AUT Pushes Back Against Inquiry Into Student Accommodation

By Justin Hu (he/him)

News Writer


AUT vice-chancellor Derek McCormack has told an inquiry into student accommodation that the uni does not believe the sector needs major reform.


In a written submission to the parliamentary inquiry, the university told MPs that it disagreed with the premise on which the inquiry had been based upon. It added that the university believed “the vast majority of students thoroughly enjoy their hostel experiences.”


Oral submissions were heard by Parliament’s Education and Workforce Select Committee in March, including dozens from ex-hall residents and student groups who were heavily critical of the existing system.


MPs also heard submissions from universities and accommodation providers, who were largely in support of the status quo, including McCormack.


The inquiry was launched following perceived student mistreatment amid last year’s level four lockdown. In oral questioning, the VC retrospectively said the industry had been “flying blind” with inconsistent approaches at different universities.


Speaking on AUT’s position via Zoom, McCormack generally focused his oral submission on conveying that the university’s scale of accommodation was smaller and different to other universities.


“AUT has had a very low number of student accommodation beds. We're the second biggest university, but only have 709 accommodation beds [...] I’d like to emphasize the importance of understanding the very variable approach by universities to providing student accommodation,” said McCormack.


“The idea that there is disparate treatment assumes that all the accommodation should be consistent, that the standards should be the same, that the services should be the same, I think that’s problematic. The committee needs to consider that student accommodation needs to cover a range of cases,” McCormack continued.


Submissions by the New Zealand Union of Students' Associations (NZUSA) and five other uni student associations emphasised that the groups believed students entered into an industry without sufficient regulation.


“The system for student accommodation in Aotearoa New Zealand is broken. The lack of regulation and protection for students means that the system has become out of control,” the NZUSA authored in its written submission.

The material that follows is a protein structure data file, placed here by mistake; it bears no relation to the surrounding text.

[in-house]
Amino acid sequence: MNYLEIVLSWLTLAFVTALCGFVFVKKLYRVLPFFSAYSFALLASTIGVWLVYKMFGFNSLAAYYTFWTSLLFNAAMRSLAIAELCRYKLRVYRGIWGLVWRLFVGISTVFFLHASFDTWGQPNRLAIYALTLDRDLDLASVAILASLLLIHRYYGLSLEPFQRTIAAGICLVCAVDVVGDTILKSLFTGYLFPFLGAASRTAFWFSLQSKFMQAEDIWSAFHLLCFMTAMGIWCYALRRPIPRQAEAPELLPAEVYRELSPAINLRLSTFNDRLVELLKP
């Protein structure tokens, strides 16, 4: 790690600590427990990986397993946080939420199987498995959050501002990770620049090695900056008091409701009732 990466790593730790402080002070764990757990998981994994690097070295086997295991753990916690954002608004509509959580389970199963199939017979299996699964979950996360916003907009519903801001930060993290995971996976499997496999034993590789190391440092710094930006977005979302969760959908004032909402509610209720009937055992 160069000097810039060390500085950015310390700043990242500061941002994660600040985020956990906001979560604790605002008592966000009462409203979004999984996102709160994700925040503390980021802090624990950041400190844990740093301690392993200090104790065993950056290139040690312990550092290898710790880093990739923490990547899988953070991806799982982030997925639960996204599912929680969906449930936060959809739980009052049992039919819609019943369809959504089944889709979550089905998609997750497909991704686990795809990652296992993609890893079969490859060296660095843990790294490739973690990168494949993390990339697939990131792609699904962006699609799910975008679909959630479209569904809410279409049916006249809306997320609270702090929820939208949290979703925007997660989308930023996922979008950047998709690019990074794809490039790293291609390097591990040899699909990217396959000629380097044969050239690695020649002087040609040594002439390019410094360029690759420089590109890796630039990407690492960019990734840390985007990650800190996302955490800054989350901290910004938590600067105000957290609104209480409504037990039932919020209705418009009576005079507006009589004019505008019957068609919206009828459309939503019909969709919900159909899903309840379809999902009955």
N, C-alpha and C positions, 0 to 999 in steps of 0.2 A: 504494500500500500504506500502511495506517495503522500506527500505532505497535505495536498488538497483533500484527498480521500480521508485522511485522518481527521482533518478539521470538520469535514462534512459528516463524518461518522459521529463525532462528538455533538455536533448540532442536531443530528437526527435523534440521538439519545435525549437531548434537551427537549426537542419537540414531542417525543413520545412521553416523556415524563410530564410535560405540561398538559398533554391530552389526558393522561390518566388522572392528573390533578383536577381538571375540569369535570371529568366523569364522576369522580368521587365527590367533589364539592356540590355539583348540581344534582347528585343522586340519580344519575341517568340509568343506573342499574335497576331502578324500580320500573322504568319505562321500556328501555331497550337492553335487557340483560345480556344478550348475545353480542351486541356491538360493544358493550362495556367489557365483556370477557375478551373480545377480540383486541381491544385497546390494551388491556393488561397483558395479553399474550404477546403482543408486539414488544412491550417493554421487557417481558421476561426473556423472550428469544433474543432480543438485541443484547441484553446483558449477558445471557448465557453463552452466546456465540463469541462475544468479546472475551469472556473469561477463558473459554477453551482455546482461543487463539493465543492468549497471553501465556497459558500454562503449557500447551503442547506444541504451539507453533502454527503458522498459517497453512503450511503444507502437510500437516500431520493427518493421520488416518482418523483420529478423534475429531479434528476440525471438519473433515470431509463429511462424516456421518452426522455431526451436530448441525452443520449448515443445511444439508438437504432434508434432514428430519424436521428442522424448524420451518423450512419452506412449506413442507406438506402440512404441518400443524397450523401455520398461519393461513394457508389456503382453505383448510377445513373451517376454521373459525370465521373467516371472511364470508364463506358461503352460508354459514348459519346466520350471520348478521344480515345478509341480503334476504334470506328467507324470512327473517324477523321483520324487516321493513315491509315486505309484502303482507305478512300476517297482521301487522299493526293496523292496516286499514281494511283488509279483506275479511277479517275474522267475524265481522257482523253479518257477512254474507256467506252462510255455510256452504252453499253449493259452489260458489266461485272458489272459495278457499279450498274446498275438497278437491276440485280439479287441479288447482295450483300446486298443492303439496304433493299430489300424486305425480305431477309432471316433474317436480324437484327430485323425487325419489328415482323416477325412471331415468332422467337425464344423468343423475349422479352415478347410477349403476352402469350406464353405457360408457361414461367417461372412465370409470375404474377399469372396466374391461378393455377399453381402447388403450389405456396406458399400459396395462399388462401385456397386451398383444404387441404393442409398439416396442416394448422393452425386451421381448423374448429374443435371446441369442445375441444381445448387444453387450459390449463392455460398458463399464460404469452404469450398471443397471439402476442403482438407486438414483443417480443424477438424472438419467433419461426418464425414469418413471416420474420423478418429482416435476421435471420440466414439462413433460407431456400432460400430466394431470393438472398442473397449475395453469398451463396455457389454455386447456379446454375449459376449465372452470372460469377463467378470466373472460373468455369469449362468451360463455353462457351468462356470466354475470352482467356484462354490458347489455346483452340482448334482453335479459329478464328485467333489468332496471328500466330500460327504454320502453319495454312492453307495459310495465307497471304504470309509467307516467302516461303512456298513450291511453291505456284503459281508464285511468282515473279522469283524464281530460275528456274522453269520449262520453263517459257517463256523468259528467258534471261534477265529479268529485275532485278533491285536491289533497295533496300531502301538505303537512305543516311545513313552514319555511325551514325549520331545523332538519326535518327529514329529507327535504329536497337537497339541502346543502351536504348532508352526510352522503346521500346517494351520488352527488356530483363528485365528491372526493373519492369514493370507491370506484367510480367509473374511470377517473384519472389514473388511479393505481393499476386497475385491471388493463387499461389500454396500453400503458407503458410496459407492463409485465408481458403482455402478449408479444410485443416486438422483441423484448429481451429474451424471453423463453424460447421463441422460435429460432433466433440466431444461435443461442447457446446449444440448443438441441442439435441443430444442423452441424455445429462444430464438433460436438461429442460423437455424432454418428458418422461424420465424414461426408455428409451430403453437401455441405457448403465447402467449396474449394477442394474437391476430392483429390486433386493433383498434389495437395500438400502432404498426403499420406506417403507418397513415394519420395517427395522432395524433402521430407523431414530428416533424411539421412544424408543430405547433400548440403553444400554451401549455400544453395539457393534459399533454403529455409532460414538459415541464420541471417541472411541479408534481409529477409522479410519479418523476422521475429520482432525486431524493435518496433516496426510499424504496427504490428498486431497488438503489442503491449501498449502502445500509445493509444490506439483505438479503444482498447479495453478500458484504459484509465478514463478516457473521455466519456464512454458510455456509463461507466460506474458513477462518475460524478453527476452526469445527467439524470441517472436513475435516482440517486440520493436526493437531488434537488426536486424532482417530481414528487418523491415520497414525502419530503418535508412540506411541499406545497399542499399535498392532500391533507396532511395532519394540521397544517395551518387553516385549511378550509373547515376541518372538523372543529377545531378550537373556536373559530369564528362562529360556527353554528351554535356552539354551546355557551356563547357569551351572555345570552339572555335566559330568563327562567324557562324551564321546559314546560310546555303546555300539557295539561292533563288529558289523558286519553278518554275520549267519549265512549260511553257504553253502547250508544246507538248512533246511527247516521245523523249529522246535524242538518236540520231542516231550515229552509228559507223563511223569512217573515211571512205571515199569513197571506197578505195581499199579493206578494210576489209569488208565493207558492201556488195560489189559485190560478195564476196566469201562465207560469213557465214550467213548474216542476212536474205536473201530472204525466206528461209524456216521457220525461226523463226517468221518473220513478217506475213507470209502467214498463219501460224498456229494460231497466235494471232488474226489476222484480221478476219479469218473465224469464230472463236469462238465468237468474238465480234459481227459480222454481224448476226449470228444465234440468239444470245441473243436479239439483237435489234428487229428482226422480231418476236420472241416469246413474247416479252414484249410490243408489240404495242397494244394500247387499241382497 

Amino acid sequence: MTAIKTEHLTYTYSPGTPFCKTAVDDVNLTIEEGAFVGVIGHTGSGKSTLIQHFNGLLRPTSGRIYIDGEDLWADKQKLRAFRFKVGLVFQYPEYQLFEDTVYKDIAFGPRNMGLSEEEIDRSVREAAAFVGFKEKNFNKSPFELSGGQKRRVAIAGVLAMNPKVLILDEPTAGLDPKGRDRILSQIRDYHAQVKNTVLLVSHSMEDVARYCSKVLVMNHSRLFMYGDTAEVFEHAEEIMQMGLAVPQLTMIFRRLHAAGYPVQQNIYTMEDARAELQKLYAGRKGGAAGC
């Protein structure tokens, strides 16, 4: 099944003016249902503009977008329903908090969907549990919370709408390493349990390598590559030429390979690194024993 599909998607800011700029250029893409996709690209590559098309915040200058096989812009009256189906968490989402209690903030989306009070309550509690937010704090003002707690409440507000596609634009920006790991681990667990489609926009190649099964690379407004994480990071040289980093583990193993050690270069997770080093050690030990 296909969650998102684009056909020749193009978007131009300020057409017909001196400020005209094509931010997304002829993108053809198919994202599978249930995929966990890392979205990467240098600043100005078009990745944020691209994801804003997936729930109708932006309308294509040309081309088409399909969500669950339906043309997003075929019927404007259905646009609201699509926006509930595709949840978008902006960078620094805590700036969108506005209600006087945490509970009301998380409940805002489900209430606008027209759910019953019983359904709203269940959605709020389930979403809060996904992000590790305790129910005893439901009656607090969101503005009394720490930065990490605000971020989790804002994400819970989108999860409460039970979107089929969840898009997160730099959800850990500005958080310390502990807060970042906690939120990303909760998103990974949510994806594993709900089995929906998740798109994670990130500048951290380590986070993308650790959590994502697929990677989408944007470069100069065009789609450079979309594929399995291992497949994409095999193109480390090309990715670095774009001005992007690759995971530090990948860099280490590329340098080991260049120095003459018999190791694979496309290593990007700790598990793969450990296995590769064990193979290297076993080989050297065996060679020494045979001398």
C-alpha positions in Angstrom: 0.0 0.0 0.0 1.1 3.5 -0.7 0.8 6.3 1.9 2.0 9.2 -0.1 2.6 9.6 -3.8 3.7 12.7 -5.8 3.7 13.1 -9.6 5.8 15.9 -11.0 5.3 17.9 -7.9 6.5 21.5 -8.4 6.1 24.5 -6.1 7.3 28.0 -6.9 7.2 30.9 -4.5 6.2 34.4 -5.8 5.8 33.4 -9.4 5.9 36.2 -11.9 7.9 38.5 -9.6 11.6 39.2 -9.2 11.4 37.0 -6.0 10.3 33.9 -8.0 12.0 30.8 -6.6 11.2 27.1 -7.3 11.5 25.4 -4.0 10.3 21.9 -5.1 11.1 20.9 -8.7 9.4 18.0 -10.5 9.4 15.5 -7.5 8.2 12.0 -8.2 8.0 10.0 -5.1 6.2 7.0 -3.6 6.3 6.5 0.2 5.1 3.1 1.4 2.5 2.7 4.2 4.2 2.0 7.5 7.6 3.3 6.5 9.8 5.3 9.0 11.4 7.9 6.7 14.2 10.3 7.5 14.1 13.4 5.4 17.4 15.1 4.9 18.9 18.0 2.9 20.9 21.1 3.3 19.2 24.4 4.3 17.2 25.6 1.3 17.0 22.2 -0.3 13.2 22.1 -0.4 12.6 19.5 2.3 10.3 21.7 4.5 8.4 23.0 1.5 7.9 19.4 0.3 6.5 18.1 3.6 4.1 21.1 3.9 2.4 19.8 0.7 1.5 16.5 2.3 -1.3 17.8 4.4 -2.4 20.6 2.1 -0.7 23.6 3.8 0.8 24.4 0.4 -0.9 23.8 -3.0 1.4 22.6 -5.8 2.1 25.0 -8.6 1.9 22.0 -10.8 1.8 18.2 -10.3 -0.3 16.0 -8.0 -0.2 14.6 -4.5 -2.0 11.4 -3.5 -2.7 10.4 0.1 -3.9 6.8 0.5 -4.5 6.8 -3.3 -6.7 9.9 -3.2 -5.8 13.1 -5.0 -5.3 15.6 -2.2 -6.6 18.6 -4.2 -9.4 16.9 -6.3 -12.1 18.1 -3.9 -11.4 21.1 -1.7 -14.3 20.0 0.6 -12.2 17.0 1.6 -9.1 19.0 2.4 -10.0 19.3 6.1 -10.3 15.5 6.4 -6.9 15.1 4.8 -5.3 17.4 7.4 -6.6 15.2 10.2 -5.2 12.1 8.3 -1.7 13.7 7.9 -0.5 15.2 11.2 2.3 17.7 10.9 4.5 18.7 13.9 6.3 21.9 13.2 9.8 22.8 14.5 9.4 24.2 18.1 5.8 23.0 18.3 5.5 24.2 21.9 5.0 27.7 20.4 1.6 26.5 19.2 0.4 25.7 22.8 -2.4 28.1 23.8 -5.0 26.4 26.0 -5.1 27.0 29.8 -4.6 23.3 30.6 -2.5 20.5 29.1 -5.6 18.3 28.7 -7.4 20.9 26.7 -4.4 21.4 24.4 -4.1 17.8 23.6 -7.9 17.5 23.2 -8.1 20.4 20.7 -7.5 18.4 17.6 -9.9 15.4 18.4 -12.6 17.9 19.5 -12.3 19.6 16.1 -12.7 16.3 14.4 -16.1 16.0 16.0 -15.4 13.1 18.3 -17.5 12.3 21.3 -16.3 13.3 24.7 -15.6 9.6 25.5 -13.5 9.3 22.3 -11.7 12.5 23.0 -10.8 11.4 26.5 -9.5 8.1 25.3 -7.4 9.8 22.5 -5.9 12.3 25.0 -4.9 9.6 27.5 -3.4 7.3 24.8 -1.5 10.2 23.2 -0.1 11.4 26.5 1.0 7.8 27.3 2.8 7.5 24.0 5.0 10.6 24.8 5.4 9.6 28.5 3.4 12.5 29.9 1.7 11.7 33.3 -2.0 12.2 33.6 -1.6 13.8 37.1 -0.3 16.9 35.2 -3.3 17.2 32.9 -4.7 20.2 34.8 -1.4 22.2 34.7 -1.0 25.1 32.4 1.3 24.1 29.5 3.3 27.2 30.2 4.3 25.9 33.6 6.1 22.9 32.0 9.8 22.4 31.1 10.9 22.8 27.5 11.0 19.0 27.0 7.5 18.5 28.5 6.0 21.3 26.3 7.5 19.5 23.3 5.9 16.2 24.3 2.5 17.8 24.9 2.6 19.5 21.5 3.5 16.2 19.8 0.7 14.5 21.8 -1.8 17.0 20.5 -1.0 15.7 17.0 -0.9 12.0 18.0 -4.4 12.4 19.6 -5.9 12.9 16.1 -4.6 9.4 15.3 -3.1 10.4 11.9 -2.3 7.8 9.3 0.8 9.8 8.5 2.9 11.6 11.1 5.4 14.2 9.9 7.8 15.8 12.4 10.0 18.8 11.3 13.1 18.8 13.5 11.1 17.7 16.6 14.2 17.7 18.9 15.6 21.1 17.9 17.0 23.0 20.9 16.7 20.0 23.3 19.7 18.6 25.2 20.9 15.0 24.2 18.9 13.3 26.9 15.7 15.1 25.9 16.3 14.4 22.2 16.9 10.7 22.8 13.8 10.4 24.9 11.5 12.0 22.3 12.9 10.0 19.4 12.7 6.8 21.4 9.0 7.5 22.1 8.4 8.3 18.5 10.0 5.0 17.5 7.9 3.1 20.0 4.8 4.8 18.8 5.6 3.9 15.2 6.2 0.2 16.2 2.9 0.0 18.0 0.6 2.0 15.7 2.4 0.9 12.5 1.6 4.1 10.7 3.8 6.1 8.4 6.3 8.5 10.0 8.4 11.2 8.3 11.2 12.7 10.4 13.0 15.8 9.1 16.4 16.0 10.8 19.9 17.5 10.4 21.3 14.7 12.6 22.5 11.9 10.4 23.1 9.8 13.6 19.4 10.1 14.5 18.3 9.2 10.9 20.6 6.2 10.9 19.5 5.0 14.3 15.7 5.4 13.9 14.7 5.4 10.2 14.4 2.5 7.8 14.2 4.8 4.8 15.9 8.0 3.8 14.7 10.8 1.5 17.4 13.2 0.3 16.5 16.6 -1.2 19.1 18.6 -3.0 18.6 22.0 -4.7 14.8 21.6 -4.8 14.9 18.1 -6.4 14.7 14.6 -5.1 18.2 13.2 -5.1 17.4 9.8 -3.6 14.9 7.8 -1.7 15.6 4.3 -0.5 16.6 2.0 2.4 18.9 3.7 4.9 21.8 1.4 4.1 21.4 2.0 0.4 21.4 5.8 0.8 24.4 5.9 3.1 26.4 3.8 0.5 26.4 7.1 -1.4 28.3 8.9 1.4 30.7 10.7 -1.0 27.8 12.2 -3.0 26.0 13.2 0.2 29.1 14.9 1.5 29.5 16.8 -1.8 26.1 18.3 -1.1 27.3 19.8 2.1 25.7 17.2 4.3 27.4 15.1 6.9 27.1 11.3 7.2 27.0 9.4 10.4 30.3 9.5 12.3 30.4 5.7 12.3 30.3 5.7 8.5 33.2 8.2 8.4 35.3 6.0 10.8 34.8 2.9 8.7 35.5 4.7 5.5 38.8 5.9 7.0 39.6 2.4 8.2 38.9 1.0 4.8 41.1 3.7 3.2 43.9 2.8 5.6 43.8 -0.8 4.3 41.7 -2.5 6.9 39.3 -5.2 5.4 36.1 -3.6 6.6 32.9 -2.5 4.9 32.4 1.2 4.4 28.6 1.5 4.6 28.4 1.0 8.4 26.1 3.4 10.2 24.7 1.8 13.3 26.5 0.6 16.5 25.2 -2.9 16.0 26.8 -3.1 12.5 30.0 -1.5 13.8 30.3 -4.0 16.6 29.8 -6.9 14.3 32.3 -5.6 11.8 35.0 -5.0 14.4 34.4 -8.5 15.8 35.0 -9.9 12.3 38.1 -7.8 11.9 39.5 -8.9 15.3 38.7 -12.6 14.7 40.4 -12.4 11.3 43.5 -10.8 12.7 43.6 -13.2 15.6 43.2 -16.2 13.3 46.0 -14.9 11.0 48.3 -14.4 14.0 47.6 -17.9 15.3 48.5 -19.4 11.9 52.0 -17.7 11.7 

“Student accommodation has been treated by providers for the last decade, as a cash cow, as a way to make money out of students,” said NZUSA’s president Andrew Lessells.

AUTSA was one of only three university student associations that did not make a submission to the inquiry — alongside AUSA (University of Auckland) and WSU (Waikato University).

Students groups critical of the current system emphasised that halls are not subject to the Residential Tenancies Act and currently sit outside the jurisdiction of the Tenancy Tribunal. Many were critical of perceived power imbalances between universities, providers, students and RAs. Some recommended that student accommodation become not-for-profit endeavours nationwide.


AUTSA was one of only three university student associations that did not make a submission to the inquiry — alongside AUSA (University of Auckland) and WSU (Waikato University).


During last year’s level four lockdown, practices by student accommodation providers were under scrutiny amid complaints of mistreatment at multiple universities. Inconsistent policies between universities saw many students being charged for rooms they were unable to use as a result of the lockdown.


Students at AUT-affiliated accommodation were told to continue paying for their rooms, even if they chose to return home. One of the university’s providers, Campus Living Villages, was also accused of threatening to cut off students from student services for unpaid lockdown accommodation bills.


When questioned by Green MP Chlöe Swarbrick as to whether the university would have retrospectively done anything differently, McCormack said that all universities were "flying blind" in the first lockdown.


“There was not a consistent approach [between universities] because we were all flying blind in a difficult situation. [...] In a difficult situation, we did the best we could without making a tax on the services that would be provided to other students,” McCormack said.


The vice-chancellor added that the university had offered significant rebates and didn’t ask students to leave halls. McCormack also said: “I'd certainly change whatever gave us such a negative run in the press.”


Swarbrick, who is the Green Party tertiary spokesperson, led the charge against accommodation provider practices under last year's level four restrictions.


The now-Auckland Central MP described regulation around student accommodation as a “makeshift house of cards” and said the industry was a “wild west” amid the lockdown.


The inquiry was also fuelled by the 2019 death of Canterbury University student Mason Pendrous, whose body was only found decomposing in his student hall weeks after he had died. The death led to an interim pastoral care code which will now be revised into a permanent long-term code by 2022.


Oral and written submissions received in the inquiry are intended to assist the development of the permanent code. Recommendations on effective operational models for accommodation and halls conflict resolution are also expected from the inquiry later this year.